Long-term coating solutions to stop CUI

technology belzona 3. Surface PreparationSurface preparation must be carried out during shut down periods preparation, says García.Corrosion Under Insulation (CUI) is not a new problem, but it can be a serious one if it is not tackled on time, writes Belzona Polymerics' Adriana García

Commonly shared by the oil and gas industry, CUI has caused major leaks which led to loss in production and health and safety incidents. Thus, the consequences of CUI can be expensive, accounting for as much as 60 per cent of a company’s static equipment maintenance costs.

Taking place underneath the thermal insulation due to water ingress, CUI is a real threat for asset integrity. Therefore, asset owners are looking for cost-effective maintenance and repair options that can solve this unresolved problem.

A CUI profile

CUI refers to the external corrosion of piping and vessels fabricated from low-alloy steels, carbon-manganese or austenitic stainless steels that occurs underneath thermal insulations due to water ingress. On stainless steel, CUI can cause induced stress corrosion cracking while on carbon steel corrosion manifests itself as generalised or localised wall loss.

Common causes of water ingress are cladding or jacketing poorly installed, deterioration of the insulation over time and substrates lacking in protection, ie, barrier coatings. Along with the presence of water or moisture on the substrate, there are other conditions that accelerate the corrosion rate, these being the presence of contaminants either in the water, the insulation and/or the substrate and the operating temperature of the piping and vessels.

The source of the contaminants can be external (ie, marine environments) or be produced by the leaching from the insulation material itself. However, high chloride contents of water can contribute to the appearance of one of the most dangerous types of corrosion in the industrial sector, which is chloride external stress corrosion cracking (Cl-ESCC) if operating temperatures exceed 60˚C (140˚F).

With regards to the operating temperature of piping and vessels, there is different evidence to suggest that the temperature range should be between -4˚C (39˚F) and 175˚C (347˚F) for CUI to occur. However, the most critical temperature range identified has been between 30˚C (86˚F) and 120˚C (248˚F), as it is cited on the UK Health and Safety Executive (HSE) website.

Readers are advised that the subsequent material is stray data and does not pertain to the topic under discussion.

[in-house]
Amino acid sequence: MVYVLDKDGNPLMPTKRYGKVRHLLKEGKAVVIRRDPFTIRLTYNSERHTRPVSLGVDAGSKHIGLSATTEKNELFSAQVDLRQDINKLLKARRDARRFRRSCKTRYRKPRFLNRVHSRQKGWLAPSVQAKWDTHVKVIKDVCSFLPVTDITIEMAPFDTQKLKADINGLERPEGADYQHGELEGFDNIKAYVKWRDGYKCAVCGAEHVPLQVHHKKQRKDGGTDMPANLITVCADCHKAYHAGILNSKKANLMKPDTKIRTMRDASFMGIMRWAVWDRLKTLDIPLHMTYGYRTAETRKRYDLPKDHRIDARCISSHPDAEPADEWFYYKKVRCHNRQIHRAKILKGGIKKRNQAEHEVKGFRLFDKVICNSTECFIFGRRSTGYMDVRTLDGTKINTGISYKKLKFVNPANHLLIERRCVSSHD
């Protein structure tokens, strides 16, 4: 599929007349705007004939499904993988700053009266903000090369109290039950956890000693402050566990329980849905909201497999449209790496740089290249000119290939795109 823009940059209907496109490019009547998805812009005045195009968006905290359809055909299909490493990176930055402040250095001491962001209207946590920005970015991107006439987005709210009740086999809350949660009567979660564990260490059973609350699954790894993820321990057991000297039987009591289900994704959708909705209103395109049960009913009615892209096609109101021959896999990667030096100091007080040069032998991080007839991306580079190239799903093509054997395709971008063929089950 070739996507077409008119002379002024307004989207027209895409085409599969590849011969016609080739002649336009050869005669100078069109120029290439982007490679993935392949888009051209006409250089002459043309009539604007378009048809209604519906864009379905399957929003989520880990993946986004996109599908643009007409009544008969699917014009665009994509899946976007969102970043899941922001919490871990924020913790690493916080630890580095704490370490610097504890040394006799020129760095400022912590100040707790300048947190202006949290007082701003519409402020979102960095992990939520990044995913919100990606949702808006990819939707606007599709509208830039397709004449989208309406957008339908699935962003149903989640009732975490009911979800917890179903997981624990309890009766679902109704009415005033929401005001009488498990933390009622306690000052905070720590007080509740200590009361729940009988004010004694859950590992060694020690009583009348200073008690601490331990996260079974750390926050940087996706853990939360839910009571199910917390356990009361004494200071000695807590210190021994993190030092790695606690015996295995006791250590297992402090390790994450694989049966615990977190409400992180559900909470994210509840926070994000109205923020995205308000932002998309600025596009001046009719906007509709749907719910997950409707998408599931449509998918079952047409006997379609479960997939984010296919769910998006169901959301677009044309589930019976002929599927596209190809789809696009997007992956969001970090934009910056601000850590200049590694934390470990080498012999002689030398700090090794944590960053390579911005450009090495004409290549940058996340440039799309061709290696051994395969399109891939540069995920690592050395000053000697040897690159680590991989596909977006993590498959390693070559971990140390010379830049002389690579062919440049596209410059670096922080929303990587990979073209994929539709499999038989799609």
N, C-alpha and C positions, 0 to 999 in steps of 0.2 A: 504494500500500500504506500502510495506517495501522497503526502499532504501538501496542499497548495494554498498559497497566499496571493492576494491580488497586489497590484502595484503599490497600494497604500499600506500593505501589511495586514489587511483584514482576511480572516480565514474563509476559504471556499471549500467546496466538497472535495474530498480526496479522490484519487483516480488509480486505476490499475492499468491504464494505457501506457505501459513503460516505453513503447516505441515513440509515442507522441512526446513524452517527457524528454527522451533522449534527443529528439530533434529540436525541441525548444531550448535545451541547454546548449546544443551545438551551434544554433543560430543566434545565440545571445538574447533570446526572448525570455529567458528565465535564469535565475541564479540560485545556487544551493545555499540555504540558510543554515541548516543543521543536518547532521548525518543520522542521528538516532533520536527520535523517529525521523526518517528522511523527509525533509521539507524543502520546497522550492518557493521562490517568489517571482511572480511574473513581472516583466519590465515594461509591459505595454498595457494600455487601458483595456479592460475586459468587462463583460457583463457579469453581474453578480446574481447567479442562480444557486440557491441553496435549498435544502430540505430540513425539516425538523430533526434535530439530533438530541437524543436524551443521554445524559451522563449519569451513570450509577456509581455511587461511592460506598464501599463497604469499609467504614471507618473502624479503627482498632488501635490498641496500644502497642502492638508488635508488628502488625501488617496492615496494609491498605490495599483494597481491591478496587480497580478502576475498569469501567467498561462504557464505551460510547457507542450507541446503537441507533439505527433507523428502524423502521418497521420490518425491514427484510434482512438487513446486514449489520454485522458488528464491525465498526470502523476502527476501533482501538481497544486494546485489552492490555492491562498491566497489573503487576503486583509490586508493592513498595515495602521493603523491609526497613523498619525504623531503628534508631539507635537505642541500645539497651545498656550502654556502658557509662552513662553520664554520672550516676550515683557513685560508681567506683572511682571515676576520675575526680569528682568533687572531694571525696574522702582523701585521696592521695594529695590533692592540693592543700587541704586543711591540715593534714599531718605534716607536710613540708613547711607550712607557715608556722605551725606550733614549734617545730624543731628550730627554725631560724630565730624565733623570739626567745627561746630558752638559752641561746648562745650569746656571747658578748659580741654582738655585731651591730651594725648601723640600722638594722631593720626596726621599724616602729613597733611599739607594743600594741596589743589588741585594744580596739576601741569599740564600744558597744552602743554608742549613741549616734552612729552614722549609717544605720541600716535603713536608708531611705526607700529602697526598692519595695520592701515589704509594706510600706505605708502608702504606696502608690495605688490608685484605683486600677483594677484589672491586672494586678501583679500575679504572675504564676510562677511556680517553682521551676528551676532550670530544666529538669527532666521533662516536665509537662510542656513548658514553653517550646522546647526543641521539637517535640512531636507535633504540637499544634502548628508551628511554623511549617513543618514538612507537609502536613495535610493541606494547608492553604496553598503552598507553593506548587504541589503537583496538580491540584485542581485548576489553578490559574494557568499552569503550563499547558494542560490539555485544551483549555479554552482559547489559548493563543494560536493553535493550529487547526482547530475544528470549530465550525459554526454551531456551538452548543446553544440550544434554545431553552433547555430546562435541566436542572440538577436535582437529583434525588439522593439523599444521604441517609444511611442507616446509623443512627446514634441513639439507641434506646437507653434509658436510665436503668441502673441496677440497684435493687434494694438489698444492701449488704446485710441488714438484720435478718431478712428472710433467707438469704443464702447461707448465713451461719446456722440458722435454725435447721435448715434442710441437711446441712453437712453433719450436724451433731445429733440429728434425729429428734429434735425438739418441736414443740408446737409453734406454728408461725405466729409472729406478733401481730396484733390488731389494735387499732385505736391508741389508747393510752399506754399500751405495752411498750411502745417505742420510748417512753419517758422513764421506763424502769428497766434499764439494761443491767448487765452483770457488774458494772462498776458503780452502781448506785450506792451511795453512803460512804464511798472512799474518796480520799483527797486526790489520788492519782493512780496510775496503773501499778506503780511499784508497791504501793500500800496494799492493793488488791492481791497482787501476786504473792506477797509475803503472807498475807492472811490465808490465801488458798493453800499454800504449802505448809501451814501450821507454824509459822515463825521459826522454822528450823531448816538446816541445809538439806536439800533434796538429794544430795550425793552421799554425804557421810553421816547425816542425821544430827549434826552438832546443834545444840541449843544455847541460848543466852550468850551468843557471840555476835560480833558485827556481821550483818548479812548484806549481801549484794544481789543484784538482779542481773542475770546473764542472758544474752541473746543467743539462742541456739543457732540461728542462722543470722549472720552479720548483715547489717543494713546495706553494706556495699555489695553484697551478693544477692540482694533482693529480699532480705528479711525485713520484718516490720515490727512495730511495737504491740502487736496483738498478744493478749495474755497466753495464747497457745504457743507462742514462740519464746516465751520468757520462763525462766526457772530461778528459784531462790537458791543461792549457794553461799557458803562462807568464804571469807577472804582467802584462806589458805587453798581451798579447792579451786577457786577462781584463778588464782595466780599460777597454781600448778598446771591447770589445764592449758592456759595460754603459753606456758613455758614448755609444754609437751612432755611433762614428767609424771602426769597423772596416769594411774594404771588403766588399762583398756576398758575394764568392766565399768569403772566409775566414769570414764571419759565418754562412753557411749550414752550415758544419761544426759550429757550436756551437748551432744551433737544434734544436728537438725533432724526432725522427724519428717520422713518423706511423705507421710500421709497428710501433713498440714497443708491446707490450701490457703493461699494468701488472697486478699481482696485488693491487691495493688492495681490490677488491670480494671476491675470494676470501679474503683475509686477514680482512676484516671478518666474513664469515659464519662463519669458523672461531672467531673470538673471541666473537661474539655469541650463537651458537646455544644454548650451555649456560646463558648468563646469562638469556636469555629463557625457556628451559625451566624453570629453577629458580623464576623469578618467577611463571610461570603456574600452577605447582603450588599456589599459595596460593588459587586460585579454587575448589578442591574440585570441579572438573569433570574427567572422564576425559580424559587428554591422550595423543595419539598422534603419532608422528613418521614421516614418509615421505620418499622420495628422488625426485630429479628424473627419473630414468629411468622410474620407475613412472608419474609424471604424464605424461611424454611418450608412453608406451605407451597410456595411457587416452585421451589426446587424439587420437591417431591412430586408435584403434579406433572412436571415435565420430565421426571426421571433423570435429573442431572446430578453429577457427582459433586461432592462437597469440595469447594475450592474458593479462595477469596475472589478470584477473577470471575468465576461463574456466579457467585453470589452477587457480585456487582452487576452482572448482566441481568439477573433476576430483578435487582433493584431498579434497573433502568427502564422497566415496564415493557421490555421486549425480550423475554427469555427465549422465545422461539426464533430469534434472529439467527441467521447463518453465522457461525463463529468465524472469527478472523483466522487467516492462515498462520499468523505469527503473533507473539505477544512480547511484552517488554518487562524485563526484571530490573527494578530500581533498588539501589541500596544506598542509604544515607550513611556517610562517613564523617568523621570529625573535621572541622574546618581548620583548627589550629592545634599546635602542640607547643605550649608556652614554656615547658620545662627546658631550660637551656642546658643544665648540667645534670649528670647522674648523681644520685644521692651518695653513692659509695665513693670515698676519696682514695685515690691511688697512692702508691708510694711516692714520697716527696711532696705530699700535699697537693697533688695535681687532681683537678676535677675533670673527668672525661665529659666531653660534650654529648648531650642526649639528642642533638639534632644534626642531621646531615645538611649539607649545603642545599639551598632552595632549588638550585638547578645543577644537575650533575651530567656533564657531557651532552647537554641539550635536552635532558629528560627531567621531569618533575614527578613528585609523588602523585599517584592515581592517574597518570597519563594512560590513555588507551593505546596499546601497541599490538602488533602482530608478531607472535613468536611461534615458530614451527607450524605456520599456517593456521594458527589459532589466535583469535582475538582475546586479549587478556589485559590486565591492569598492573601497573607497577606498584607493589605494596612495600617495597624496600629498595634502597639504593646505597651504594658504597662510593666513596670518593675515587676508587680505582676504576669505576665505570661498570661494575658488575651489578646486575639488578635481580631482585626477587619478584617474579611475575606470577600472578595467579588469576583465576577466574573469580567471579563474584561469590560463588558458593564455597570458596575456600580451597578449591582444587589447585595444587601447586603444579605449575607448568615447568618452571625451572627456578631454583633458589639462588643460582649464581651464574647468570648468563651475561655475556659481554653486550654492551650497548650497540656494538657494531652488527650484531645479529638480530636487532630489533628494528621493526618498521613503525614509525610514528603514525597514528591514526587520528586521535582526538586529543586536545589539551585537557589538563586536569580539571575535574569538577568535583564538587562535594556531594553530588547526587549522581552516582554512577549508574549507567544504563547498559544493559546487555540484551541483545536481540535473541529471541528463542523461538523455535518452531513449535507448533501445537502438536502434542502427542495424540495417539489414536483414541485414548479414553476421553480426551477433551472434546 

Along with the HSE, US data has indicated typical corrosion rates of 0.5 mm/year at temperatures of 80˚C (176˚F) under insulation for carbon manganese steels.

Within the oil and gas industry the most critical range has been identified by asset owners to be between 30˚C (86˚F) and 80˚C (176˚F). Though failures can occur over a wide range of temperatures, CUI will rarely occur when equipment is operating continuously at temperatures above 150˚C (302˚F); however there is increased risk during periods of shutdown.

The thermal insulation itself can contribute to the acceleration of corrosion rate by holding the moisture and any dissolved chemicals (i.e. chlorides) on the surface even as the temperature increases. This situation creates conditions that are more aggressive than those associated with a typical marine atmosphere where typical corrosion rates are 0.1 mm/year.

Some types of insulation are more susceptible to trap moisture without letting it dry out properly and others (i.e. those manufactured with calcium and silicate) may contain leachable chloride compounds.

As the effects of CUI are not visible and can be highly localised, they can potentially cause disastrous loss of containment and equipment failure if they are not detected by inspection. Therefore, the prevention of CUI is the best way to reduce those risks.

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